On my desk I have a placard that says:
Failure is an opportunity to intelligently begin again
This is one of the principles I have built my career on. I’m certain that I have failed and lived tell about it many more times than I have celebrated sweet success.
First, it’s important to recognize that failure is okay as long as you learn something from it. Failing without learning is like paying for dinner at a fine restaurant and sending your plate back to the kitchen without eating. It’s expensive, and you miss out on the good stuff. The truth is that failing at anything can teach you lessons you just can’t get in any other way.
There is a mantra in start up companies to fail fast and fail often. This iterative idea is prevalent in business today. Agile methodology reinforces this concept and it has proven, that when applied correctly, it will get a business not only from point A to point B faster, but often point B is not the original point B envisioned, but an exponentially better one. Gradual iterations provide for more opportunities to fail and therefore more opportunities to learn, solve new problems, confirm or deny assumptions, and improve.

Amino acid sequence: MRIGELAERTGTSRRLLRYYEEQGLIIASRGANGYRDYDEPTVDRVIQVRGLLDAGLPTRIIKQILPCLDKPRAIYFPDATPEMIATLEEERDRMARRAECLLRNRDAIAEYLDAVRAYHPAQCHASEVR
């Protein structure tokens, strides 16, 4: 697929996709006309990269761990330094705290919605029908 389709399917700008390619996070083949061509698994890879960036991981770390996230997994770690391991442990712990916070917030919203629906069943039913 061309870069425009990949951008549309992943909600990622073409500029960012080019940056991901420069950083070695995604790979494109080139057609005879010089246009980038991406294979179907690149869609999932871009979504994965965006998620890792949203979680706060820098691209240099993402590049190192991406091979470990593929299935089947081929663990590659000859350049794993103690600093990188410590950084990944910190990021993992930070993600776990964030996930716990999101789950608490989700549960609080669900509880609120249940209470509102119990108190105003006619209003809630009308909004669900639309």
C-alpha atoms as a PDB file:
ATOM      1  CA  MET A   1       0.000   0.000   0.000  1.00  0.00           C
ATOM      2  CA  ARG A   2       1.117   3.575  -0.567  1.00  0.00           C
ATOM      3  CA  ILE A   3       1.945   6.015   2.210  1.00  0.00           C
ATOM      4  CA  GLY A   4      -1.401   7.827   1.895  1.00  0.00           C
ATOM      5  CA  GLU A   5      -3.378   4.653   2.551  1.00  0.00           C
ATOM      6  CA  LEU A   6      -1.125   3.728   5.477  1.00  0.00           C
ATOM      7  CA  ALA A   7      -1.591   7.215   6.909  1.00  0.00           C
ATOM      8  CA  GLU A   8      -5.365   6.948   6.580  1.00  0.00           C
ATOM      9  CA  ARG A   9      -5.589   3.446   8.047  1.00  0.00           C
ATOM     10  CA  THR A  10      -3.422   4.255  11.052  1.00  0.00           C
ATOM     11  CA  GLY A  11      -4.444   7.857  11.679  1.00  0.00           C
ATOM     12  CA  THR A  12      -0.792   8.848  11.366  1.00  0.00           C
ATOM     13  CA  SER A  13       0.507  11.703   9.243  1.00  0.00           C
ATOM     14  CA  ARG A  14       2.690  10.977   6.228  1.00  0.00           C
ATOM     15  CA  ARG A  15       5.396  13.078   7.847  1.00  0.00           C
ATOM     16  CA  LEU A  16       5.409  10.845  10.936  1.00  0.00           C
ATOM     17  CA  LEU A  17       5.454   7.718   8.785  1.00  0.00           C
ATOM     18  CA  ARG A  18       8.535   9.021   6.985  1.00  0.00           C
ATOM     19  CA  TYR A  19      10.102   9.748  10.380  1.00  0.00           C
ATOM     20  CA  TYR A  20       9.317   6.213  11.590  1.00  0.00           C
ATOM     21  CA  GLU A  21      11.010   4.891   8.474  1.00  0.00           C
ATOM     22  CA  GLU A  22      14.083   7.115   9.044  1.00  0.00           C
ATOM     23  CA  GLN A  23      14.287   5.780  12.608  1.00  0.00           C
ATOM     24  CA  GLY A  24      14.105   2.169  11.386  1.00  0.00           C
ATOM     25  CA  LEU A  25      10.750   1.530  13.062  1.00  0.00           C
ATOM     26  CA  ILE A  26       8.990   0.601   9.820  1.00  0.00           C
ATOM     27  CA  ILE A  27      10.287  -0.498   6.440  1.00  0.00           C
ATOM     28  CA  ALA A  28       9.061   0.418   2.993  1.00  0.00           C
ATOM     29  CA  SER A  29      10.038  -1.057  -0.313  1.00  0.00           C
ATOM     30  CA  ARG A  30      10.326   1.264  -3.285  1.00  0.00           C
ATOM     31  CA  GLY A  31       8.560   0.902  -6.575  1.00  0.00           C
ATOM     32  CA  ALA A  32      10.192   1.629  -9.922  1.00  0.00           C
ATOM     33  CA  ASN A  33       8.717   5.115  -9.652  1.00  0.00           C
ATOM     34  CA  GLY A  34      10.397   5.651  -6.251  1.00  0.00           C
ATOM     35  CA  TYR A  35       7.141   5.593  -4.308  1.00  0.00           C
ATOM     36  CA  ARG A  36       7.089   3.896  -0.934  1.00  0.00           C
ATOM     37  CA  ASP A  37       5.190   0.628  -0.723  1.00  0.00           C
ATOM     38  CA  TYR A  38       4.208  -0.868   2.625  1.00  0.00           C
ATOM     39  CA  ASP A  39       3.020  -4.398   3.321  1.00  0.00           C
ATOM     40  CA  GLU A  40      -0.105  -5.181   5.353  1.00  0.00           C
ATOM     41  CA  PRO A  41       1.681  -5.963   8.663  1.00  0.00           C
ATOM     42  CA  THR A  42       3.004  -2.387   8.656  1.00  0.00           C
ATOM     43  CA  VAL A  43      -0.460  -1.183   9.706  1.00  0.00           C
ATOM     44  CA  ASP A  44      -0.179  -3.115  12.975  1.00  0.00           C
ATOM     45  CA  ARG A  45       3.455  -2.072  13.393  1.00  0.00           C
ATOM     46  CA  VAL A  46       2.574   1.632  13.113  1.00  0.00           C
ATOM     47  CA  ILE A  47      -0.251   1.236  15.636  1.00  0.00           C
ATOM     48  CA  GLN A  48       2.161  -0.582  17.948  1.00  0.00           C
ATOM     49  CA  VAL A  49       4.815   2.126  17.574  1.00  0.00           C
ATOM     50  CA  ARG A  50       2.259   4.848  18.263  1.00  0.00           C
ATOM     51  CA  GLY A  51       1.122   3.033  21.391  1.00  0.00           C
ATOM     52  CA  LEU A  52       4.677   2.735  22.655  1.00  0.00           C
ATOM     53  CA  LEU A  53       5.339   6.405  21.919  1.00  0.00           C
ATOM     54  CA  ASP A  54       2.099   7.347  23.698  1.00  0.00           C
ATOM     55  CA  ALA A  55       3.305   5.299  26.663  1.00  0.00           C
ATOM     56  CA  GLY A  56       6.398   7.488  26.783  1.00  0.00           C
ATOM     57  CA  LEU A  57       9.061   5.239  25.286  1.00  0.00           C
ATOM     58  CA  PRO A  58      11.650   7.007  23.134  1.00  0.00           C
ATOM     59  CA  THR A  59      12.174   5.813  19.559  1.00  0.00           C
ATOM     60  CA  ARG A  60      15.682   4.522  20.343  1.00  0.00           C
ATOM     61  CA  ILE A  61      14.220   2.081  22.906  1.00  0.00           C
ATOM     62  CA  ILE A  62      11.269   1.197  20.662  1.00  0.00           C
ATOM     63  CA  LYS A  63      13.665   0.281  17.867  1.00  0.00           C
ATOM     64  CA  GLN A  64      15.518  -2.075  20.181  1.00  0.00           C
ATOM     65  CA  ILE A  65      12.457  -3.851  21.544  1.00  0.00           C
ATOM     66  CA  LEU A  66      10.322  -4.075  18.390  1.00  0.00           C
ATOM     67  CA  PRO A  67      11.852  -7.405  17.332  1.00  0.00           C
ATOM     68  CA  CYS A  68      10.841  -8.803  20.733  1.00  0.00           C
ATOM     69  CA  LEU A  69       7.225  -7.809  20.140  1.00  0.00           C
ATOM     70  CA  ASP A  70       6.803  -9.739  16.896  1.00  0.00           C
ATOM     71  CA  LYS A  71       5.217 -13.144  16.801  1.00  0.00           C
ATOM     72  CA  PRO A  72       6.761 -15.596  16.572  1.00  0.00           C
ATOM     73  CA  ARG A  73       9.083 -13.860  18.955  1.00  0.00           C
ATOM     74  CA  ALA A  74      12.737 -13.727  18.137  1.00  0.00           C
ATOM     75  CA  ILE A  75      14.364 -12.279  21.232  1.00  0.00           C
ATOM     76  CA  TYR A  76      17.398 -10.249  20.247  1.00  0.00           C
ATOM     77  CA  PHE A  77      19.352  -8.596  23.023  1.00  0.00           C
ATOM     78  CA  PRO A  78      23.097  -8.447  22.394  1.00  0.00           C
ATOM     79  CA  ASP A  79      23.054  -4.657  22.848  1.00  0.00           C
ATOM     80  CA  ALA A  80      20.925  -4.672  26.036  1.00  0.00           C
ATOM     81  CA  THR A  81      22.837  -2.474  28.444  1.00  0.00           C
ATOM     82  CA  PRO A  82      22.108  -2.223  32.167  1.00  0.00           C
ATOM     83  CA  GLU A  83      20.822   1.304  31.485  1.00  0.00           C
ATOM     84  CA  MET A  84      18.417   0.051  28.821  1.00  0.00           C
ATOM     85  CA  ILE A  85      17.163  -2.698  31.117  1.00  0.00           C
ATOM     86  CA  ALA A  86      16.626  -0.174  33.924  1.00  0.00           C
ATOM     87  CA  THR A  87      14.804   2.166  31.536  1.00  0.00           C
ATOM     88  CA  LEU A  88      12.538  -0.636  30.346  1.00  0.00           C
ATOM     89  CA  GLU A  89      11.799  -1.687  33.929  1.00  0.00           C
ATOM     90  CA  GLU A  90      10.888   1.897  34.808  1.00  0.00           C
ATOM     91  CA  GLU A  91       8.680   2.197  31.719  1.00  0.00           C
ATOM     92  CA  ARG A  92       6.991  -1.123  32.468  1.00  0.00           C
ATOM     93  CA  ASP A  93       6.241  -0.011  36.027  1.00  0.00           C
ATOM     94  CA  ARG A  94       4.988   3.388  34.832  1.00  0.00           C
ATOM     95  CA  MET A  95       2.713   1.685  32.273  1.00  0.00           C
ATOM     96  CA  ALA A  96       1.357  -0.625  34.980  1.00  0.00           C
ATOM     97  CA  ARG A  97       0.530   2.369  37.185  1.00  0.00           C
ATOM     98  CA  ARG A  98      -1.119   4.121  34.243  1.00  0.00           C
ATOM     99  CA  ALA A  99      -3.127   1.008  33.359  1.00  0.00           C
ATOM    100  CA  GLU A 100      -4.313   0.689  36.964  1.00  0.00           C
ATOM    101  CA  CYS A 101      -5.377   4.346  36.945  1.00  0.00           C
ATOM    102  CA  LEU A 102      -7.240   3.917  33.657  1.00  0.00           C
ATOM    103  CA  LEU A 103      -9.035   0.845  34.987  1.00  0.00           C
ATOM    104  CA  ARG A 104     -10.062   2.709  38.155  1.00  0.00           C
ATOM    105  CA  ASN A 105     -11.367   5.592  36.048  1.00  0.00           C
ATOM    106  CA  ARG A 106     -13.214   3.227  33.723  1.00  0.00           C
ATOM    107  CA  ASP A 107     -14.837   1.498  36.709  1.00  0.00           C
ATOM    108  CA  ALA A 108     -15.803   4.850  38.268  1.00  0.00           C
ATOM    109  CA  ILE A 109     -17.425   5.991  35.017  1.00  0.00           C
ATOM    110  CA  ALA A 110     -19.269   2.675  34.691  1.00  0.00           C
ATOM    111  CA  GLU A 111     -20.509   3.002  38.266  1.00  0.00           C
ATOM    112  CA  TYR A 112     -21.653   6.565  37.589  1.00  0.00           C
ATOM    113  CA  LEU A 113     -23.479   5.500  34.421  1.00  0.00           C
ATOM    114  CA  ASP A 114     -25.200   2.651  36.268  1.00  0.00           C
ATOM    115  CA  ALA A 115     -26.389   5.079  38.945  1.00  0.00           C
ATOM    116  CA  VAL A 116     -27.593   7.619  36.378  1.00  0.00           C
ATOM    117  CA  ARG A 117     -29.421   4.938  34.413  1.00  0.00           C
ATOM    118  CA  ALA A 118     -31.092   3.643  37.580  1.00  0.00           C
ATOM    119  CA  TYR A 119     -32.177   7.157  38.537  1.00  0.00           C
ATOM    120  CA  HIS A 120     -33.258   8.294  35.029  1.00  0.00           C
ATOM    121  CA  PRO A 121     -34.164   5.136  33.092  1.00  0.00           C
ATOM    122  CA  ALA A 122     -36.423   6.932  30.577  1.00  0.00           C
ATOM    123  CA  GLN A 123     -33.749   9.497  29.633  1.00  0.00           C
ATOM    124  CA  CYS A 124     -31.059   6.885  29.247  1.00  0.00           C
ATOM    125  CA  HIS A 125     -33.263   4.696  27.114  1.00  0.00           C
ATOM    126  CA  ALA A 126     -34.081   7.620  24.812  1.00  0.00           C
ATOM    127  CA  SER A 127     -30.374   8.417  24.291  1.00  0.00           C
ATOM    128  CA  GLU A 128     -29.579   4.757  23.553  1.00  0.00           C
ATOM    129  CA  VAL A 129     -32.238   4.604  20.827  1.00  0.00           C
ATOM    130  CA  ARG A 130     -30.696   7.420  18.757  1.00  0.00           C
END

I have always encouraged my employees to try things and see if they work. I teach them to embrace failure and avoid paralysis by analysis. They should not fear the unknown, but rather be excited to the possibilities that lie ahead. These concepts are not in our nature as human beings. We have primal instincts to survive and we are in conflict with this by embracing failure.
Learning from failure is such a powerful tool for us in IT. We have such a unique landscape of tools and technologies. We build and can rebuild using Agile principles and be more agile and swift than other industries. It is imperative we indeed fail, learn from failure and repeat until we get a desired outcome. I promise, if you focus on this moment in time, this single problem, and actually learn as you go, the end result will be better than you could have ever imagined in the first place.